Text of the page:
Thursday, December 31, 2009

Film Review: THE HURT LOCKER (2009, Kathryn Bigelow)

Stars: 4.8 of 5.
Running Time: 131 minutes.
Notable Cast or Crew: Jeremy Renner, Anthony Mackie, Brian Geraghty, Guy Pearce, Ralph Fiennes, David Morse, Evangeline Lilly, Christian Camargo (DEXTER, K-19: THE WIDOWMAKER).
Tag-line: "You'll know when you're in it."
Best one-liner: "That's a good one. That's spoken like a wild man. That's good."

Kathryn Bigelow has built a career out of making immersive, visceral action films that try to duplicate the experience of the first-person adrenaline rush, whether it be through skydiving (POINT BREAK), watching someone else's memories (STRANGE DAYS), the dangerous thrill of joining up with vampires (NEAR DARK), or a rookie cop's first harrowing day on the job (BLUE STEEL). And because her movies are largely balls-to-the-wall potboilers, she has often found herself critically denigrated as existing only in the shadow of her ex-husband, James Cameron. Well, with THE HURT LOCKER, it appears that Bigelow has made a film that satisfies the arthouse palate and the shoot 'em up enthusiast alike (and one which quite cleverly bridges this gap by never overtly waxing political).

The film focuses on a bomb squad whose entire existence is perpetually a hair's breadth away from instantaneous, explosive, 'internal organs flying through the air' death. The trio of actors who bring them to life are Jeremy Renner (who seems destined for stardom- and is the spitting image of a young Rainer Werner Fassbinder!),

Renner vs....

...young Fassbinder in LOVE IS COLDER THAN DEATH.

Anthony Mackie (THE MANCHURIAN CANDIDATE remake, 8 MILE), and Brian Geraghty (JARHEAD, ART SCHOOL CONFIDENTIAL). Their tangible camaraderie and incredible commitment bestow the narrative with a palpable spine. Renner's character embraces the raw power inherent in not giving a fuck about living or dying (see also: Terence Stamp in THE HIT), and it is a joy (albeit one on tenterhooks) to watch. The celebrity bit parts (Guy Pearce, Ralph Fiennes, David Morse) are notable because Bigelow doesn't give a shit that they're famous. They could deliver a few hilarious lines or they could die without fanfare and Bigelow is not going to kowtow to their fame by lingering. In fact, everything's handled with Jacques Becker-style restraint and attention to detail: the barracks mean boredom, faux-wood paneling, and cheap booze; the field means staring down the scope of a sniper rifle for three hours and taking a much-deserved sip of Capri Sun.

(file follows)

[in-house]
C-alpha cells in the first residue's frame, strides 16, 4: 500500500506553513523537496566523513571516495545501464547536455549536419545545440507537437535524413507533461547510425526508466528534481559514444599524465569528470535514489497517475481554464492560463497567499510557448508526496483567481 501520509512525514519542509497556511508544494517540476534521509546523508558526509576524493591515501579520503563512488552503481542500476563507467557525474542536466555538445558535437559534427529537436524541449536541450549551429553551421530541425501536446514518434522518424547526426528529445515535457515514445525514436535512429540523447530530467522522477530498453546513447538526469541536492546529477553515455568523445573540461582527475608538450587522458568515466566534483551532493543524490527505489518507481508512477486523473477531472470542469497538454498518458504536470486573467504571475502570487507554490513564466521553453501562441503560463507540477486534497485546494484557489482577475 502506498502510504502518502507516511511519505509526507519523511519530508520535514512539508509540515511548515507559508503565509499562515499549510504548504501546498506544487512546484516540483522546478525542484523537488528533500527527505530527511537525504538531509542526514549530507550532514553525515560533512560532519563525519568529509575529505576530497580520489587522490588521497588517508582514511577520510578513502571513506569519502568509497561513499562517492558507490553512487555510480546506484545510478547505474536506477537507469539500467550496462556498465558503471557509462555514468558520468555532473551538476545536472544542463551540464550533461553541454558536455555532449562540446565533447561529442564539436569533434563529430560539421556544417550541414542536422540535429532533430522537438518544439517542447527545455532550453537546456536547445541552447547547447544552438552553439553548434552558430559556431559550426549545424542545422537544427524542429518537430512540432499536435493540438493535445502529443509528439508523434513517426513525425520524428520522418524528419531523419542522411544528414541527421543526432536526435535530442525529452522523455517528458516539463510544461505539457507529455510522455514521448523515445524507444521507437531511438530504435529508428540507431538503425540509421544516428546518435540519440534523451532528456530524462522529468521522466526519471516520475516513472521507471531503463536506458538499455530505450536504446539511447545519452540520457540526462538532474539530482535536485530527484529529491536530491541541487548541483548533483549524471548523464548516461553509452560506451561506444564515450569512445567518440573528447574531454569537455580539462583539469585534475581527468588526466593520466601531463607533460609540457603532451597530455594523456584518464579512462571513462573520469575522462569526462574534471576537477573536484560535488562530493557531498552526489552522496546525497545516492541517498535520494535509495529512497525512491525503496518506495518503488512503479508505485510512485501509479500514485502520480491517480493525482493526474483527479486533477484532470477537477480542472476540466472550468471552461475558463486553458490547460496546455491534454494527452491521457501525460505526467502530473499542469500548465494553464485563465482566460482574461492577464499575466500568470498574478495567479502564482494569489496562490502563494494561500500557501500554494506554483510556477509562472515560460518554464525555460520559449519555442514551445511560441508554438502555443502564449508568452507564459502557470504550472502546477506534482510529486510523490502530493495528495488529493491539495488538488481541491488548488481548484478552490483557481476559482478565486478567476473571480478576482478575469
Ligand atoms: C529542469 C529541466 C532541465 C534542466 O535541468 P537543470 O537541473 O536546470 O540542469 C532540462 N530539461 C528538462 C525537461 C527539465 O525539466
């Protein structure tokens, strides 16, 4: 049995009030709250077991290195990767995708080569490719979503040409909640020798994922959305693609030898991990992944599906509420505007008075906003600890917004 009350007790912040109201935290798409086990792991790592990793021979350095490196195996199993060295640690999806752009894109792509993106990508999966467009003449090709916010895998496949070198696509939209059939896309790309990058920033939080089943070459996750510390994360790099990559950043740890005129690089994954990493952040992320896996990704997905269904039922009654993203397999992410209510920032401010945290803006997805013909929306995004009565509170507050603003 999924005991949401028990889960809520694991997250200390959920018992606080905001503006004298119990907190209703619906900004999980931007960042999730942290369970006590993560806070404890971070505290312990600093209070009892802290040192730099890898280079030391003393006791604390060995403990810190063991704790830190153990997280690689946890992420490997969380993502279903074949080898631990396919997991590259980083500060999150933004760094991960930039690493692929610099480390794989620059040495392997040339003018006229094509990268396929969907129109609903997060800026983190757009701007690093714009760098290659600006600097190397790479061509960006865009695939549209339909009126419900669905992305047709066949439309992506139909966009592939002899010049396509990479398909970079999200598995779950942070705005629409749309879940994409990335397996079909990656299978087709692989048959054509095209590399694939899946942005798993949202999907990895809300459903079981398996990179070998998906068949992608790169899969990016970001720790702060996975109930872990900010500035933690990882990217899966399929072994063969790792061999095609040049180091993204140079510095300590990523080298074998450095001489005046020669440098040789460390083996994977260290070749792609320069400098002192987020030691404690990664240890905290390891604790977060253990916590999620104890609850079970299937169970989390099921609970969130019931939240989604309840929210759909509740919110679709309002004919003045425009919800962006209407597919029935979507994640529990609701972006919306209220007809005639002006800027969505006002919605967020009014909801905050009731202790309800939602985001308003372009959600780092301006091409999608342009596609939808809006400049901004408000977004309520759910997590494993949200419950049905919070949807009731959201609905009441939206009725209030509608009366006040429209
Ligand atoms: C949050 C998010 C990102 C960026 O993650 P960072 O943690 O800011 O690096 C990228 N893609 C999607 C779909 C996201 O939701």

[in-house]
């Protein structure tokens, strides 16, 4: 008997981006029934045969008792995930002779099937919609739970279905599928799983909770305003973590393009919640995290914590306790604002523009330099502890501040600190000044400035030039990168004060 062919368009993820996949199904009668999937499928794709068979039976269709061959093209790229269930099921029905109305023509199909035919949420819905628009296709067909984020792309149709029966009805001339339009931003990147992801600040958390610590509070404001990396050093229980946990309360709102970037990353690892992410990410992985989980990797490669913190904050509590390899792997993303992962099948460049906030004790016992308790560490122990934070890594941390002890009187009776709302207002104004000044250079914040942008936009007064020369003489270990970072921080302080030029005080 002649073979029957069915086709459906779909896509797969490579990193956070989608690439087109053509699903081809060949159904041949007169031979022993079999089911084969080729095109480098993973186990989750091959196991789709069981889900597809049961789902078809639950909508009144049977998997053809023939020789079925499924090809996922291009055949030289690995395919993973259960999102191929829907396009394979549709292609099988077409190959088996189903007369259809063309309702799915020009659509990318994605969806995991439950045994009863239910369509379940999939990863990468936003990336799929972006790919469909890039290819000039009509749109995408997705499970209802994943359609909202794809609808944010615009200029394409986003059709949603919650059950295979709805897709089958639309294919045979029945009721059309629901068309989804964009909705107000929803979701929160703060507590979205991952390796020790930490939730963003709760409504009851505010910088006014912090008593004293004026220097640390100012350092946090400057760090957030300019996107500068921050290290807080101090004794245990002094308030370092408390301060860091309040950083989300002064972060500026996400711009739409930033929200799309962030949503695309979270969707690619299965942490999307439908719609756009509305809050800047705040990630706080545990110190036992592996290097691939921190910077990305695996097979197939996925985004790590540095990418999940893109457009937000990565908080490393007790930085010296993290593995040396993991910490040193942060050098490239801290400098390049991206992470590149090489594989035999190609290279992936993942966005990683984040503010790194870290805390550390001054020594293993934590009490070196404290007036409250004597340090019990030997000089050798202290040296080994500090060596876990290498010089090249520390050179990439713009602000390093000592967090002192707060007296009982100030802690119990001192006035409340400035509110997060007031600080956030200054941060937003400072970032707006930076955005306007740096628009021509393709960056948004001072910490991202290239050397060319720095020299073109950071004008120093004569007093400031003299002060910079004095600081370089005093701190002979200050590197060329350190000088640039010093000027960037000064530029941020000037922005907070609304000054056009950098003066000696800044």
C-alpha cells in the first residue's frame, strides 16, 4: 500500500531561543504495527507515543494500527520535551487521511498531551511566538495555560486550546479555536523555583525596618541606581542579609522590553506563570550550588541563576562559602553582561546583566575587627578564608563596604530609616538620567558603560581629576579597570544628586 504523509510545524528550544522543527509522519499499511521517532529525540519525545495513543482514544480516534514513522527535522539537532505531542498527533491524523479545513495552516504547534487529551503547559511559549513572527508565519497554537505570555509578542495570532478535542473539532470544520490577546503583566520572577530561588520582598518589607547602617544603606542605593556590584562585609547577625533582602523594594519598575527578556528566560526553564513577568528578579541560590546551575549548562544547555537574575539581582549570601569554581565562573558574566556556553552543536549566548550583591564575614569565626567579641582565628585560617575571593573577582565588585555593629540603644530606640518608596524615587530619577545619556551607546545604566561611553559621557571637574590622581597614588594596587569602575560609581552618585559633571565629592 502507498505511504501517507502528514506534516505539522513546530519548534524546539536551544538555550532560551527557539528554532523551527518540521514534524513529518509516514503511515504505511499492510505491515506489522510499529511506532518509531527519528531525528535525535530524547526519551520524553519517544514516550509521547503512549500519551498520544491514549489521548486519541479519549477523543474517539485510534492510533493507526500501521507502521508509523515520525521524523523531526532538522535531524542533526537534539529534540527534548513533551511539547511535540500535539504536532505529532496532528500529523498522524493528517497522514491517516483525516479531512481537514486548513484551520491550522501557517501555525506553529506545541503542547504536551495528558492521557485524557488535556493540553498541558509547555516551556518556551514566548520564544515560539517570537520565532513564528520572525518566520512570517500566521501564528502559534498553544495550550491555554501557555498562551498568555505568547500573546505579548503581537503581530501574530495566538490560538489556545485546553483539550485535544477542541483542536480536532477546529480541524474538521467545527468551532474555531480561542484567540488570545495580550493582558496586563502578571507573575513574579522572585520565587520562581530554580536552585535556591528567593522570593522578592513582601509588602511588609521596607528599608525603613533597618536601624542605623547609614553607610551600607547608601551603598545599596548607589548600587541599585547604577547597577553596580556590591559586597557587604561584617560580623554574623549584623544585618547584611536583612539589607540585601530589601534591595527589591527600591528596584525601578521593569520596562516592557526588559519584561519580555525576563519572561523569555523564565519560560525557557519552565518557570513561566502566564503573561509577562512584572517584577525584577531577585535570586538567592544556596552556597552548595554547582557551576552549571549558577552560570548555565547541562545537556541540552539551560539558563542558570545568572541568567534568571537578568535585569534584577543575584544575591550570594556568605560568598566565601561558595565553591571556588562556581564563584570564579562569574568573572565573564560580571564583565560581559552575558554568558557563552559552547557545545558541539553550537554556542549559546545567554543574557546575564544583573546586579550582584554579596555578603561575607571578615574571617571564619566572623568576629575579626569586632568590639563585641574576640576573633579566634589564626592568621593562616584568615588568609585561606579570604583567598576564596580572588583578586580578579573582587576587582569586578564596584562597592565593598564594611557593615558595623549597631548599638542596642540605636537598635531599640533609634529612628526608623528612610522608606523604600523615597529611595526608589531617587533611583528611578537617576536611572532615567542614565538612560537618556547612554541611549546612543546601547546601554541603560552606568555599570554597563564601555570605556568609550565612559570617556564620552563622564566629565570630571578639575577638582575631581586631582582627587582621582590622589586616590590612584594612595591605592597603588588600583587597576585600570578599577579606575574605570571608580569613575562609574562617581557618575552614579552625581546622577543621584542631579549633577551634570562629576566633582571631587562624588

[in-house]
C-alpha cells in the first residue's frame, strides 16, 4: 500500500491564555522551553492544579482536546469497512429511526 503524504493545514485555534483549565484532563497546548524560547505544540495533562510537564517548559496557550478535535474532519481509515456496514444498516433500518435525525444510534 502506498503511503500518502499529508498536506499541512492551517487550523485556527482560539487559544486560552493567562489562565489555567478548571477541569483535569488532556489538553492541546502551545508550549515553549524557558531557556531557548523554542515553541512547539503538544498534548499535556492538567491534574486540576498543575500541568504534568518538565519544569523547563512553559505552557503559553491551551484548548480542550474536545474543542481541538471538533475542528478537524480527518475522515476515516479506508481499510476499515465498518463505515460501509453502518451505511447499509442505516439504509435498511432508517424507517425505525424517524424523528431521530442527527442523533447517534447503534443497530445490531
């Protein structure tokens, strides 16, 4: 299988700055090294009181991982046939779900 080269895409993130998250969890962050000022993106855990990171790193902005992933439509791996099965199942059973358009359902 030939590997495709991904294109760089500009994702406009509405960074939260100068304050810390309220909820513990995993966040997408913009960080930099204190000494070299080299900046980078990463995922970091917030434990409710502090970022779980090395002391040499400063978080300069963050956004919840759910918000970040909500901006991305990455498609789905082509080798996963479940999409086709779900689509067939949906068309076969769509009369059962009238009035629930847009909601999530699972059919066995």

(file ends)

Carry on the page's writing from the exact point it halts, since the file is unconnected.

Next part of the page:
In short, it’s the best bomb disposal movie since THE SMALL BACK ROOM.

Side note: (And the best use of Ministry's music since that Labatt Maximum Ice HIGHLANDER 2 commercial with Michael Ironside back in '93.)

-Sean Gill

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